Legio Laniaskara battlegroups will often look to take stratagems that help them make the charge or once they get in there. It’s no surprise that Warp Displacement is a prime pick, for charging out of nowhere. Blood Thirst is a solid pick, normally taken for it’s +2 on the Charge command check but instead this time for the +2 to hit once you’re in as well as giving a second turn of reliable charges. 

Maniple Choice

The Ferrox is always a good choice, and is even better when for a Legio which wants to focus around Charging but doesn’t have an inherent benefit to hit with Smash attacks. Being able to use the always-better BS value of a Titan instead of the WS value makes them hit more reliably, and covers one of the biggest weaknesses they have in close quarters compared to Vulpa.

Another maniple worth looking at is the Corsair, this time because of the number of chainfists and powerfists you can take to just fully lean into the theme of the Legion. Plus, the Reaver’s scale 8 gives it strength 9 Smash attacks, which is a bit more threatening following up on a charge than a Warhound at strength 7.

Taking a Ruptura means that 2 Reavers in the maniple each turn will be able to use boosted movement value between your Maniple trait and Legio trait. Plus, if you can get the kill with a Warbringer,each of your Reavers can make an immediate move and, if they are already on Charge orders, another charge attack followed by a Smash attack. 

For this week’s list, we’ve opted for a Ruptura:

Legio Laniaskara Battlegroup – 1495 pts

Ruptura Maniple – 1495 pts

Reaver Titan – 325 pts 

  • Vulcan Megabolter
  • Chainfist
  • Melta Cannon
  • Wargear: Mordantised Ceramite

Reaver Titan – 325 pts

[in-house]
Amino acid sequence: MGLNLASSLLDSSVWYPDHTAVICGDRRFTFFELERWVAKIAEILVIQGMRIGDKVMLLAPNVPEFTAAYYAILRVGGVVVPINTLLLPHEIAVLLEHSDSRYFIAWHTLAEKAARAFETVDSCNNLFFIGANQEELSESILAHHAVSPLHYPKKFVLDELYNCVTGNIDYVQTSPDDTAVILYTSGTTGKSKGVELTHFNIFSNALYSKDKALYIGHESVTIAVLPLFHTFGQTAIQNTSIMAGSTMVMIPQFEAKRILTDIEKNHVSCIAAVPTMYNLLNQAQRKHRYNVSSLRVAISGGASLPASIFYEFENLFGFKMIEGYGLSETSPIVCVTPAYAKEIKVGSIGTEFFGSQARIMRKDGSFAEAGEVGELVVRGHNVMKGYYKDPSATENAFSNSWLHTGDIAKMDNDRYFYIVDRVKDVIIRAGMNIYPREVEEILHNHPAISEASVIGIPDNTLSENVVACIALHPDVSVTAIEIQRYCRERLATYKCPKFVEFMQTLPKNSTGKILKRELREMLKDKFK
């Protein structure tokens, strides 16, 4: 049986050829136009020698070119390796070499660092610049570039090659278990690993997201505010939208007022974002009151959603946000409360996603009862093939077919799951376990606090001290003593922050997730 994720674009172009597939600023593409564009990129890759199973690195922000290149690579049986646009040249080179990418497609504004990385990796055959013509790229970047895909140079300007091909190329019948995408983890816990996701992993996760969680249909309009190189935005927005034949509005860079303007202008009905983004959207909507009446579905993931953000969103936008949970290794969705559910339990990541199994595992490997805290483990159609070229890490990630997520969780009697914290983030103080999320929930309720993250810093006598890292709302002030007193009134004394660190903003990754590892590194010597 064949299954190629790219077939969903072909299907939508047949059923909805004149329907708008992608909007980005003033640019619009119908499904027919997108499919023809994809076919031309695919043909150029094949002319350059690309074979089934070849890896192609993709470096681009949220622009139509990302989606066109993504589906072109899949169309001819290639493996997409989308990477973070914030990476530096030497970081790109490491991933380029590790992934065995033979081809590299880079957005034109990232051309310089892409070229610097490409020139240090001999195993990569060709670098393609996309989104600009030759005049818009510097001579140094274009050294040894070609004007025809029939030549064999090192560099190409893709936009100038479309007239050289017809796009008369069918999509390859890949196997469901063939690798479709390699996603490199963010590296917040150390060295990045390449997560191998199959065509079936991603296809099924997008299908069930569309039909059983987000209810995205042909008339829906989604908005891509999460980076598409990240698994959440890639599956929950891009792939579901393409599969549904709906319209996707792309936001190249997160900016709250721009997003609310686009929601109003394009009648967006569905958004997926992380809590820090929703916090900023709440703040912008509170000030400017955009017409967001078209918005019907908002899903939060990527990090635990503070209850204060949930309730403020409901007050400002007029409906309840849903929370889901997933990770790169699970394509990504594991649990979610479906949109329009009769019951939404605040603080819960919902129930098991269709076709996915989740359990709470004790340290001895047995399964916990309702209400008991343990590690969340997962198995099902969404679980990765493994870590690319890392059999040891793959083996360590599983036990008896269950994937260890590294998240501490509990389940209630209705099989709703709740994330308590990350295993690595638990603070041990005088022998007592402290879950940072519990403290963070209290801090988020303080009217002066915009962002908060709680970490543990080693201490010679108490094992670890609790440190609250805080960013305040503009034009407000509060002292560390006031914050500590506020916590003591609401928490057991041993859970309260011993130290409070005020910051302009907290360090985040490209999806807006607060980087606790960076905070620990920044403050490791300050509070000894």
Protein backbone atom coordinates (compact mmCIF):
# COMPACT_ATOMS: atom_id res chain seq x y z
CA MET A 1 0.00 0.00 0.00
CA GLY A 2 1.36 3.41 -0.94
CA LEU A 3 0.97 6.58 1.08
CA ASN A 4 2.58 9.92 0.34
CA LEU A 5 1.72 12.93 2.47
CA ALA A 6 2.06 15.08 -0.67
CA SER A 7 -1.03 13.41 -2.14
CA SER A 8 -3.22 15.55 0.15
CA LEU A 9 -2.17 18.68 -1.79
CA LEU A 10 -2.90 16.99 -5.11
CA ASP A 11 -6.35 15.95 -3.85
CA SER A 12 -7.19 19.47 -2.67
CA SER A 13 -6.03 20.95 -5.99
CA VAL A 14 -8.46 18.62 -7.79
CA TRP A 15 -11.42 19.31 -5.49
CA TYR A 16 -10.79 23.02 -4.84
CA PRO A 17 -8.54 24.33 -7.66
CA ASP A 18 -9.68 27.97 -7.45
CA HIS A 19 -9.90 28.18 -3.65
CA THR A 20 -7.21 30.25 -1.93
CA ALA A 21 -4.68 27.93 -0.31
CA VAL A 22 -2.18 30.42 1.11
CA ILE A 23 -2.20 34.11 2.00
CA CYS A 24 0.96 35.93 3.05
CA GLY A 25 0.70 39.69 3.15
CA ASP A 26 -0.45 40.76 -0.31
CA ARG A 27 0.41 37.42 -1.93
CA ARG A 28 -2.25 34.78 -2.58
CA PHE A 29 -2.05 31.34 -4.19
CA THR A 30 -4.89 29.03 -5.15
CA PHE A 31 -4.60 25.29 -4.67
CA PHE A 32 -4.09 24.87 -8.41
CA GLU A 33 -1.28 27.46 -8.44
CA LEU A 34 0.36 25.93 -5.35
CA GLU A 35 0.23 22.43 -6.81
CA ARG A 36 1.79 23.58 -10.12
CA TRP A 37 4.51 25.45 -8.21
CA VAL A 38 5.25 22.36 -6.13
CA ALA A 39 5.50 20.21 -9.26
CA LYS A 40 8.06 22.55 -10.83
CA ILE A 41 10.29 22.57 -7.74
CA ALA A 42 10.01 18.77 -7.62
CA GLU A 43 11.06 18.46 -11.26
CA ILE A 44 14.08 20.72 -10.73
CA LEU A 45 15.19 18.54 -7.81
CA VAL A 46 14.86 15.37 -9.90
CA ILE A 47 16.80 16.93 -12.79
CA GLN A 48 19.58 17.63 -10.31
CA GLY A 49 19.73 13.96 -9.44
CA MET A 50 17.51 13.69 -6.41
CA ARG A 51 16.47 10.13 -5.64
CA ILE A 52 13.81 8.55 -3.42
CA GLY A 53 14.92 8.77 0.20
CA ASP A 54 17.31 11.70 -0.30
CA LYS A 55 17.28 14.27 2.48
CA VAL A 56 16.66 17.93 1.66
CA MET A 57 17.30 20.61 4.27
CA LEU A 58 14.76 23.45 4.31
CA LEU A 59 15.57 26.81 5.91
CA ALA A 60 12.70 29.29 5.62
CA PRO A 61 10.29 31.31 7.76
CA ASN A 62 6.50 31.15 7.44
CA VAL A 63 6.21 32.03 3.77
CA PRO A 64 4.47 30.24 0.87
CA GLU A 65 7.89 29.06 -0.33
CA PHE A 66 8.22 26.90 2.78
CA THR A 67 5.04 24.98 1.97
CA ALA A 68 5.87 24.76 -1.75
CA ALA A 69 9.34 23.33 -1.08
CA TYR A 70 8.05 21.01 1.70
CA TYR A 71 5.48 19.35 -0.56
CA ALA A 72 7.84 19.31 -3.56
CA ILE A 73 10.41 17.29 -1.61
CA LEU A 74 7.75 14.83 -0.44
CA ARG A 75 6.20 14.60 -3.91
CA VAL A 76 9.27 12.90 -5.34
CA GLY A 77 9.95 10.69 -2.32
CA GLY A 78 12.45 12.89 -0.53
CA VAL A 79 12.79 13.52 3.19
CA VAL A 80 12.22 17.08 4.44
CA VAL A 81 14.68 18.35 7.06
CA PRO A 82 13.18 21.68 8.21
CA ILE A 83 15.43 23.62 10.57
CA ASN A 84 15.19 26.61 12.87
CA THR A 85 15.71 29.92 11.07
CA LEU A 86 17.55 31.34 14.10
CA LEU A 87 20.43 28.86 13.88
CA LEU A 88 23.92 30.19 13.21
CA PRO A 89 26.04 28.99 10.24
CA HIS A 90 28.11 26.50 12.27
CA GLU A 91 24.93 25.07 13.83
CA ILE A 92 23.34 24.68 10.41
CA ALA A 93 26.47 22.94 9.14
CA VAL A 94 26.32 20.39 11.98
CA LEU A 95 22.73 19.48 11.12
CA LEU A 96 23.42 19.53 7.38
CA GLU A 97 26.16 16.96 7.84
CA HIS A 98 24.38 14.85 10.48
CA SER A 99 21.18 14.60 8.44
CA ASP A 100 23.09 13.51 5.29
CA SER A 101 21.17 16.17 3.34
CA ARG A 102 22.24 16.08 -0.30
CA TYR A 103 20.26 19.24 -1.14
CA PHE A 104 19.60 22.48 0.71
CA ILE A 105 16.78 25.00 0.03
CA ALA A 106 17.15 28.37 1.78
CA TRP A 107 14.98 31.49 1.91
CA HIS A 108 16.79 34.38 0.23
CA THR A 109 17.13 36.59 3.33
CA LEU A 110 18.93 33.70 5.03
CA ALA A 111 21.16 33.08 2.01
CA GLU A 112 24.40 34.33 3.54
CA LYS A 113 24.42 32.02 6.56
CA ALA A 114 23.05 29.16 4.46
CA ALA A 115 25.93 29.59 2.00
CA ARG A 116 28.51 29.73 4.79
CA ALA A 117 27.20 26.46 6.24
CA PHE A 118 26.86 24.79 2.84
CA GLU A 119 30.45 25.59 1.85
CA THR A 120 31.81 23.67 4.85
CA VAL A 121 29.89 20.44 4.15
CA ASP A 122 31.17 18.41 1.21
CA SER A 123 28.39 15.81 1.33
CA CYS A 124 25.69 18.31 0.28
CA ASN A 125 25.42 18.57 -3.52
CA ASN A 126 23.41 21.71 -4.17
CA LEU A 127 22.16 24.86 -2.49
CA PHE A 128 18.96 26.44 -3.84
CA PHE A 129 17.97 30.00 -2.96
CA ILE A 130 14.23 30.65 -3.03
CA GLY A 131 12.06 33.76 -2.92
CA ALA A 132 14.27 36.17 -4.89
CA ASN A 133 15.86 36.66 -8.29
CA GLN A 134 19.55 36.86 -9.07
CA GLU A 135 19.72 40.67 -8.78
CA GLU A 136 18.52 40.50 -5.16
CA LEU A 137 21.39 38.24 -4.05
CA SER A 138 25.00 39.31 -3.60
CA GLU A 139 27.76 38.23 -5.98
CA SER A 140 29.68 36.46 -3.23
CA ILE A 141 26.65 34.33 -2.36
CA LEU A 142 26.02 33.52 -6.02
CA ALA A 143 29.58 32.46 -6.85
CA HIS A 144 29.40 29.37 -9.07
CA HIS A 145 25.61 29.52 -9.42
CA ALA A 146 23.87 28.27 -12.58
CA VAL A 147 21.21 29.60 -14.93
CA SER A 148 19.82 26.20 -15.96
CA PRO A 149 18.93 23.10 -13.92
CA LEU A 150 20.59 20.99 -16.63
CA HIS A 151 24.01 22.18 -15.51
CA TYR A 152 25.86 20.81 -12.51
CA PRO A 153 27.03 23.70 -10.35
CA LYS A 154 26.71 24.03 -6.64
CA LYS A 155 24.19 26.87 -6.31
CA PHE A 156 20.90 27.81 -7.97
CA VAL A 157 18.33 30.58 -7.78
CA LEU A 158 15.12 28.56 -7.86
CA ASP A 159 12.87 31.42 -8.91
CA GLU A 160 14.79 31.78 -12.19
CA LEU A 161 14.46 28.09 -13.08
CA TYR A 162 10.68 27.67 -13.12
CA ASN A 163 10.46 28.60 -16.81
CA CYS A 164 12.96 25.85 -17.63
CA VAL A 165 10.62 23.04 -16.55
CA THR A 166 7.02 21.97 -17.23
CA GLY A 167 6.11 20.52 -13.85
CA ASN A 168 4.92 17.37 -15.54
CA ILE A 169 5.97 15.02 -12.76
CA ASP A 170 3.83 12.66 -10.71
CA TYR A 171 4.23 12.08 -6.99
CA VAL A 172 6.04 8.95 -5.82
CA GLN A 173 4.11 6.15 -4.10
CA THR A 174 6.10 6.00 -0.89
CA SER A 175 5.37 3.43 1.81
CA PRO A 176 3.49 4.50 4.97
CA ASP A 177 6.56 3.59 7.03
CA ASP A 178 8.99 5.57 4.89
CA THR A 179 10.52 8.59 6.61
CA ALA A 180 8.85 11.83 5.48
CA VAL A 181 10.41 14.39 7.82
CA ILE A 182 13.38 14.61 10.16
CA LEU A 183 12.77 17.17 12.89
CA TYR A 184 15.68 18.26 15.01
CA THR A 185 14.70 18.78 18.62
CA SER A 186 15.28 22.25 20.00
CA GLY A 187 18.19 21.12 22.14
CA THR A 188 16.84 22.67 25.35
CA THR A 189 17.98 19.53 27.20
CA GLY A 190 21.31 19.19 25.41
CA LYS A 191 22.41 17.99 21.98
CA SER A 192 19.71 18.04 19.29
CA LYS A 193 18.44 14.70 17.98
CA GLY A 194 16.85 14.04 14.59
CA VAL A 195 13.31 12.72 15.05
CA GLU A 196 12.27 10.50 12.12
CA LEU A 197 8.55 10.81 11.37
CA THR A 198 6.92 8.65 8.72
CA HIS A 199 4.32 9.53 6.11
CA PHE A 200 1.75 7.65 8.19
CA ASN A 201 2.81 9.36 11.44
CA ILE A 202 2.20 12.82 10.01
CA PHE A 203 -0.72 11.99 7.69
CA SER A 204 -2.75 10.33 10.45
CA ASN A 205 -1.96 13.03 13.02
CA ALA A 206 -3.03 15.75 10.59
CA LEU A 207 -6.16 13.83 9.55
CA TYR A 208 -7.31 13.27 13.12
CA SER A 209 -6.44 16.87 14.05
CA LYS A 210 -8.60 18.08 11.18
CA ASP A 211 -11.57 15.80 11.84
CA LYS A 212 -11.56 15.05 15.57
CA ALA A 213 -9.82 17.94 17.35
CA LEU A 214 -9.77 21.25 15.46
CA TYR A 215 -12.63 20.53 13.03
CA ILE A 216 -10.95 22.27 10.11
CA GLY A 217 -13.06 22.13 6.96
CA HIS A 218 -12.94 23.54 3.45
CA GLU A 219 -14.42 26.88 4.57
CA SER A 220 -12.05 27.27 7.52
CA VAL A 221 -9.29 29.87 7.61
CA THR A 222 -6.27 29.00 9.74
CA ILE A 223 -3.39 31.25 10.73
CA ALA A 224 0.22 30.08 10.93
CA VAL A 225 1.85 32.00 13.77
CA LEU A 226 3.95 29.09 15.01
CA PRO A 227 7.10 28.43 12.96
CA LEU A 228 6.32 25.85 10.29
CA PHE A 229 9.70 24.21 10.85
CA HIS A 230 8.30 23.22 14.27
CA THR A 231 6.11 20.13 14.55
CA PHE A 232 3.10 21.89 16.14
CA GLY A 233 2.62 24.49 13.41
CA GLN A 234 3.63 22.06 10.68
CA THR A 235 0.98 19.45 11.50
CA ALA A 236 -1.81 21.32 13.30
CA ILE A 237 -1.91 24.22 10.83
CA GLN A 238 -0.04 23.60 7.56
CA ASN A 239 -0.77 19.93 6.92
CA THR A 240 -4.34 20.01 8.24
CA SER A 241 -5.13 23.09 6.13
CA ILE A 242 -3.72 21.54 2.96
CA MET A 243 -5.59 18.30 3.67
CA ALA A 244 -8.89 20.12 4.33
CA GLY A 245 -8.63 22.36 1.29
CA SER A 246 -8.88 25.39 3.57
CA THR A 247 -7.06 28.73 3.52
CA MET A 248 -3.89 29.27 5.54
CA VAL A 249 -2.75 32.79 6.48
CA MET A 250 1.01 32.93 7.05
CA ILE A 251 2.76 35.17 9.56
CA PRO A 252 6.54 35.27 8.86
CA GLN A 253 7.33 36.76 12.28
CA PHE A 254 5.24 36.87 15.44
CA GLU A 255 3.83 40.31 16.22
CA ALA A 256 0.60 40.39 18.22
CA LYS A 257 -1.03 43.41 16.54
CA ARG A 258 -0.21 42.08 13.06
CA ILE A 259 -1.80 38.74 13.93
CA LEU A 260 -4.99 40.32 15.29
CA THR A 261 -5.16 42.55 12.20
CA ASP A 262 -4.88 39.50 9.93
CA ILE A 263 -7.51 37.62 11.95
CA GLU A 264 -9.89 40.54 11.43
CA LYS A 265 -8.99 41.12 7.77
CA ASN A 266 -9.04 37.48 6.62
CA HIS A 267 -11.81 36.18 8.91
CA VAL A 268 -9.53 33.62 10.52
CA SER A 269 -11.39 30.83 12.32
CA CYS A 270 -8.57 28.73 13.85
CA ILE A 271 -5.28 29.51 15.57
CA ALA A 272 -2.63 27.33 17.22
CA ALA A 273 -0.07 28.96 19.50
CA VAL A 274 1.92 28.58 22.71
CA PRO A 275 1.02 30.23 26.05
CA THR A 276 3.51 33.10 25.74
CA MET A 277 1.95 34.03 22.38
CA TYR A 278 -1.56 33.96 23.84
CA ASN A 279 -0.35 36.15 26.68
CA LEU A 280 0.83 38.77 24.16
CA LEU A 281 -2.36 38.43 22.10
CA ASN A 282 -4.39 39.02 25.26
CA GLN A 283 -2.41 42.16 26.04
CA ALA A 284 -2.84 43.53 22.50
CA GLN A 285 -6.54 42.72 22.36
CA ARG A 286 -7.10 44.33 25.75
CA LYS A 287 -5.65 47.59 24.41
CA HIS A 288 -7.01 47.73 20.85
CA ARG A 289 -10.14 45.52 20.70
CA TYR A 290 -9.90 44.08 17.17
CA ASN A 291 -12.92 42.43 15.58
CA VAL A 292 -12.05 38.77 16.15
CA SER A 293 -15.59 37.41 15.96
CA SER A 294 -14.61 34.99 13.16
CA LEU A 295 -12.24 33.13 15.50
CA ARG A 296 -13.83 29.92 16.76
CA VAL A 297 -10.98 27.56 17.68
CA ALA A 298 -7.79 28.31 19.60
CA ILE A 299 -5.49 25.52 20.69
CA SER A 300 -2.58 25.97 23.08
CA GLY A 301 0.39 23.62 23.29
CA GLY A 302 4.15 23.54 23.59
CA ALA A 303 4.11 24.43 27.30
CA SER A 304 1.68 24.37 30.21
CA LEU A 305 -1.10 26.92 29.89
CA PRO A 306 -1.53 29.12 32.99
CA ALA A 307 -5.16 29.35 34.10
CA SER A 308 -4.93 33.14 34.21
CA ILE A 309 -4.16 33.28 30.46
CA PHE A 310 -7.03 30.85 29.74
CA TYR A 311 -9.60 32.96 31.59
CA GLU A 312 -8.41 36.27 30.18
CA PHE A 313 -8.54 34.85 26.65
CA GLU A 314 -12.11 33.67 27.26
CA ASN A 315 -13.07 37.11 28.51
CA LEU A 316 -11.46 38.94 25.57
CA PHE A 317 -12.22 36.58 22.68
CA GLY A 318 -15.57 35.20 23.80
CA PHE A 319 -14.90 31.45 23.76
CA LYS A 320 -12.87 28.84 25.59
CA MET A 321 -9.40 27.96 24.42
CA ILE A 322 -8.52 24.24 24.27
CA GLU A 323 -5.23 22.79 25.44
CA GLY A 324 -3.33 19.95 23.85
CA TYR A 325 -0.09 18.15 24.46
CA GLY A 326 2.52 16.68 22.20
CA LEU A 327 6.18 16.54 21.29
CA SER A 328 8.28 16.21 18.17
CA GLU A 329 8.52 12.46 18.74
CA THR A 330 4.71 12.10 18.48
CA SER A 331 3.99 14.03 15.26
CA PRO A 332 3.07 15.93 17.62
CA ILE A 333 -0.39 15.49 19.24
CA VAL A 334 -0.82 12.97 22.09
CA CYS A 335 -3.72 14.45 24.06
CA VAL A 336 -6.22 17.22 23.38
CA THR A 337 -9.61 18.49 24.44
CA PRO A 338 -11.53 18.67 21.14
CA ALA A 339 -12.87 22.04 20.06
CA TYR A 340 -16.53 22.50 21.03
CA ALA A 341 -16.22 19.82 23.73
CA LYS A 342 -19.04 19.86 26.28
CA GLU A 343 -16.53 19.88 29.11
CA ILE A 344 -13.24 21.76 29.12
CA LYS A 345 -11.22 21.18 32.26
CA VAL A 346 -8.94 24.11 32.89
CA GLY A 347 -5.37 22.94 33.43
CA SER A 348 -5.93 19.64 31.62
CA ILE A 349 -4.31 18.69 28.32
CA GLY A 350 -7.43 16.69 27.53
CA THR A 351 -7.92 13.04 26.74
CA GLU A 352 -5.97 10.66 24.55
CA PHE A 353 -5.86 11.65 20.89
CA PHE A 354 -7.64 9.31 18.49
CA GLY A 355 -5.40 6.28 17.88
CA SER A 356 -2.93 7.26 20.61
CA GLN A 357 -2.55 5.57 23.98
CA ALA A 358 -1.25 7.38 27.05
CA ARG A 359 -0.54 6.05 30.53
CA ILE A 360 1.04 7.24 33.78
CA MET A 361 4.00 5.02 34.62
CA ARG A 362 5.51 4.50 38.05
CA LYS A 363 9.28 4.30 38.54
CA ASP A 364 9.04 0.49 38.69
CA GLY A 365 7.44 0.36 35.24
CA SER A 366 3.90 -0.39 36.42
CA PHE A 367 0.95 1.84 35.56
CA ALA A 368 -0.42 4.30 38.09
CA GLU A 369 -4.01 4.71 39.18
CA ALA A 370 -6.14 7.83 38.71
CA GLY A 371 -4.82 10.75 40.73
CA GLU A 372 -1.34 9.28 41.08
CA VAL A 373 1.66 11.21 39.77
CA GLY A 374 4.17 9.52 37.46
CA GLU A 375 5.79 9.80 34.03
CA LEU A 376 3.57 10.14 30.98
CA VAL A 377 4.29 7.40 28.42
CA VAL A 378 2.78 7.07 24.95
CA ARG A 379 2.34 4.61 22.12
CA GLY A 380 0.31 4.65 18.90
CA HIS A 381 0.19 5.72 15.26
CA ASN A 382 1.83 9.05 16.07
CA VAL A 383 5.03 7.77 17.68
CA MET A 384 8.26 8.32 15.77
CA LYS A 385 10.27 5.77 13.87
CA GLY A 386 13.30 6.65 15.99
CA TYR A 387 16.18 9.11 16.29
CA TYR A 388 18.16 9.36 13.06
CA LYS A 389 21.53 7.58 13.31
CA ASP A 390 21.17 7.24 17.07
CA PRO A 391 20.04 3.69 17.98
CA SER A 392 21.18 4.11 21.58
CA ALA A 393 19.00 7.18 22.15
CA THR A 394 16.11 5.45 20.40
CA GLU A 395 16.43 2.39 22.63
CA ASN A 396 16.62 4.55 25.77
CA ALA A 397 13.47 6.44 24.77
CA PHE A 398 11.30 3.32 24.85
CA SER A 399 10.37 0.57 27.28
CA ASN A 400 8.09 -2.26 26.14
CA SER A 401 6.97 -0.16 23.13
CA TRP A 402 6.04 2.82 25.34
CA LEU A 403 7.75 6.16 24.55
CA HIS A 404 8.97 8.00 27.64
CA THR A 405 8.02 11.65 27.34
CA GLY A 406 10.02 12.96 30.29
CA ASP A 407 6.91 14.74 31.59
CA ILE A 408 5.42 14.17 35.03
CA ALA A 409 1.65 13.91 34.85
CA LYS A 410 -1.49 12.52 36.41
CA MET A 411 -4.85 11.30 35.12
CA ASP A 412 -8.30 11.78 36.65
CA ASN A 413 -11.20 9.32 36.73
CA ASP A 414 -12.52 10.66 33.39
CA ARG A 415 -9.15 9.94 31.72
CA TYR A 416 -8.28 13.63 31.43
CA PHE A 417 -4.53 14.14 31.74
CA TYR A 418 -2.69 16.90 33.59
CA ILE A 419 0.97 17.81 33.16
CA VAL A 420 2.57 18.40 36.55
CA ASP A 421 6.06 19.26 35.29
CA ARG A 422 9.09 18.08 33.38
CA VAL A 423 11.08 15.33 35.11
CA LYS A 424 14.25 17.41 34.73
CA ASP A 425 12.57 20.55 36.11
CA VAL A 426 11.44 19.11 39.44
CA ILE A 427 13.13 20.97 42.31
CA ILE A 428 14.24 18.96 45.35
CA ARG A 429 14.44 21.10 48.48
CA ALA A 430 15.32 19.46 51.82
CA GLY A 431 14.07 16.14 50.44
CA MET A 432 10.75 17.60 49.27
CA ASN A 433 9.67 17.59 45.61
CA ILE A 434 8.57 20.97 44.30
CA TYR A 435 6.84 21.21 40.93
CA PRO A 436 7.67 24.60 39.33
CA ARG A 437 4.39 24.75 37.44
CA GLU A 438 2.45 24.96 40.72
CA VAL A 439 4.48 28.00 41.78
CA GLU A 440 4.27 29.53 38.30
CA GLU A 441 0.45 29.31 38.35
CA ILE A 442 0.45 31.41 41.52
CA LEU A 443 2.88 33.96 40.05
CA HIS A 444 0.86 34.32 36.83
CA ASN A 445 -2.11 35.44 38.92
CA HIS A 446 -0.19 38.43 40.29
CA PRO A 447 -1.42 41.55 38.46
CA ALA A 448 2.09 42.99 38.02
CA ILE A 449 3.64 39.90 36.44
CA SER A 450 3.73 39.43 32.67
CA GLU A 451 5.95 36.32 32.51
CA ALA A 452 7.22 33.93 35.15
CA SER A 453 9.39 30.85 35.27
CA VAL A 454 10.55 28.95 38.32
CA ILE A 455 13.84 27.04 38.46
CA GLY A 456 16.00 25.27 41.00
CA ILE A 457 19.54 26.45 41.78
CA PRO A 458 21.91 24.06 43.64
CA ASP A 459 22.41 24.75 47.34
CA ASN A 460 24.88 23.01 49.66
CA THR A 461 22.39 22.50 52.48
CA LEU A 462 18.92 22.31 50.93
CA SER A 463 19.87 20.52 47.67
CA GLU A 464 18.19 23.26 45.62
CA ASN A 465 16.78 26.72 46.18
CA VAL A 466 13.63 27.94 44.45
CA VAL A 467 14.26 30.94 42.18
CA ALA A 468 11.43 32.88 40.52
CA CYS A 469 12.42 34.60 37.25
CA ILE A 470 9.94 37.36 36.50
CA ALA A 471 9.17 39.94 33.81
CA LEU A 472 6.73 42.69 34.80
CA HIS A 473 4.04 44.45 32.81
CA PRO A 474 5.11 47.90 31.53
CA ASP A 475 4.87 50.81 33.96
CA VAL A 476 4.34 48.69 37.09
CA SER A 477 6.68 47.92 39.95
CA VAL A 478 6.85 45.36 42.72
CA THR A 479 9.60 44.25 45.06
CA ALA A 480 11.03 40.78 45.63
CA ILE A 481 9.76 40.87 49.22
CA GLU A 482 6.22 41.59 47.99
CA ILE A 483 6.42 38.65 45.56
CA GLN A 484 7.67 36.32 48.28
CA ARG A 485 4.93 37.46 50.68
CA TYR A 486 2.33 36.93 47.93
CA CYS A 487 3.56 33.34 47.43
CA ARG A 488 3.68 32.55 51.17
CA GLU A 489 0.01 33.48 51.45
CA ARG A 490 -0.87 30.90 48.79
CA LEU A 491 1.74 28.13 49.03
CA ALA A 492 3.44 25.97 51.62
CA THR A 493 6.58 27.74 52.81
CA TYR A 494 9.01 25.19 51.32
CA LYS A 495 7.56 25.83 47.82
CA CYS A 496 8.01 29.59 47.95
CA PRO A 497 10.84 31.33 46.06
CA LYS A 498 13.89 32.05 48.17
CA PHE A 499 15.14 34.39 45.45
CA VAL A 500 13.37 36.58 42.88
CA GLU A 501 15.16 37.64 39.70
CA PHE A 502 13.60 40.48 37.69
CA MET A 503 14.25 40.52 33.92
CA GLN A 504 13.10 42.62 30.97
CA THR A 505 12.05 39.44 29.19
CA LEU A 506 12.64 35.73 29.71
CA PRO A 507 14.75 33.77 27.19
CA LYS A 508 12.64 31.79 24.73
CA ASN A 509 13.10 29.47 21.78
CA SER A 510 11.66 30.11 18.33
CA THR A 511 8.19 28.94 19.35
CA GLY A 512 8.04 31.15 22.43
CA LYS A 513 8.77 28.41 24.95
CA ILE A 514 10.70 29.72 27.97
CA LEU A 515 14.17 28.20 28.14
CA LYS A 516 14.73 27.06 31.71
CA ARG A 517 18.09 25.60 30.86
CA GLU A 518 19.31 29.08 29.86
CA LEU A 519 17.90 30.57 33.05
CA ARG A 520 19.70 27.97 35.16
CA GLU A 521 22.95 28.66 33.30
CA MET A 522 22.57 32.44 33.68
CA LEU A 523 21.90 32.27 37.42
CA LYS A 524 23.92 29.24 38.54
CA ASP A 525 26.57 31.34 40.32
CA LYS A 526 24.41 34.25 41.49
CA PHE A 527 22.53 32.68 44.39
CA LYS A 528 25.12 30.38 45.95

• Vulcan Megabolter
  • Chainfist
  • Melta Cannon
  • Wargear: Mordantised Ceramite

Warbringer Nemesis Titan – 405 pts 

  • Mori Quake Cannon
  • Laser Blaster
  • Volcano Cannon
  • Wargear: Mordantised Ceramite

Warbringer Nemesis Titan – 405 pts 

  • Princeps Seniores- Titan Killer
  • Belicosa Volcano Cannon
  • Laser Blaster
  • Volcano Cannon
  • Wargear: Mordantised Ceramite

The basics are pretty straightforward here: use your two free pushes to get your Reavers across the board and into charge range, then use the stratagem to put both your Reavers on Charge orders, pile chainfist and smash attacks into the body, then clean up with your Warbringers and do it again.

Your first turn will usually include Full Stride issued to at least one of the Reavers – with their relatively short range, you’re better off if you can get them in close quickly. Use the opportunity to plink away at shields with the Warbringers, then use your assortment of powerful Blast weapons to start blowing holes in armour.

Play to set up multiple charges in round 3 the best you can, then go in for the kill with the Bullish trait, piling your attacks into a damaged track if your target is near death, or a weapon or two if you’re concerned they might hit back. When the Combat phase rolls around, drop some more damage in, then if they’re still standing, target them with a Warbringer to fish for a kill.

If you wanted to change things up here, you could bring some different weapons on one or both of the Reavers – laser blasters support more of an “all-in” playstyle, especially if you pair them with Bloodthirst or some other trick to improve your accuracy to get better than 5+ called shots. It also may be worth running the belicosa Warbringer with gatling and melta on the arms to turn it into a mid-range support unit to help guarantee kills.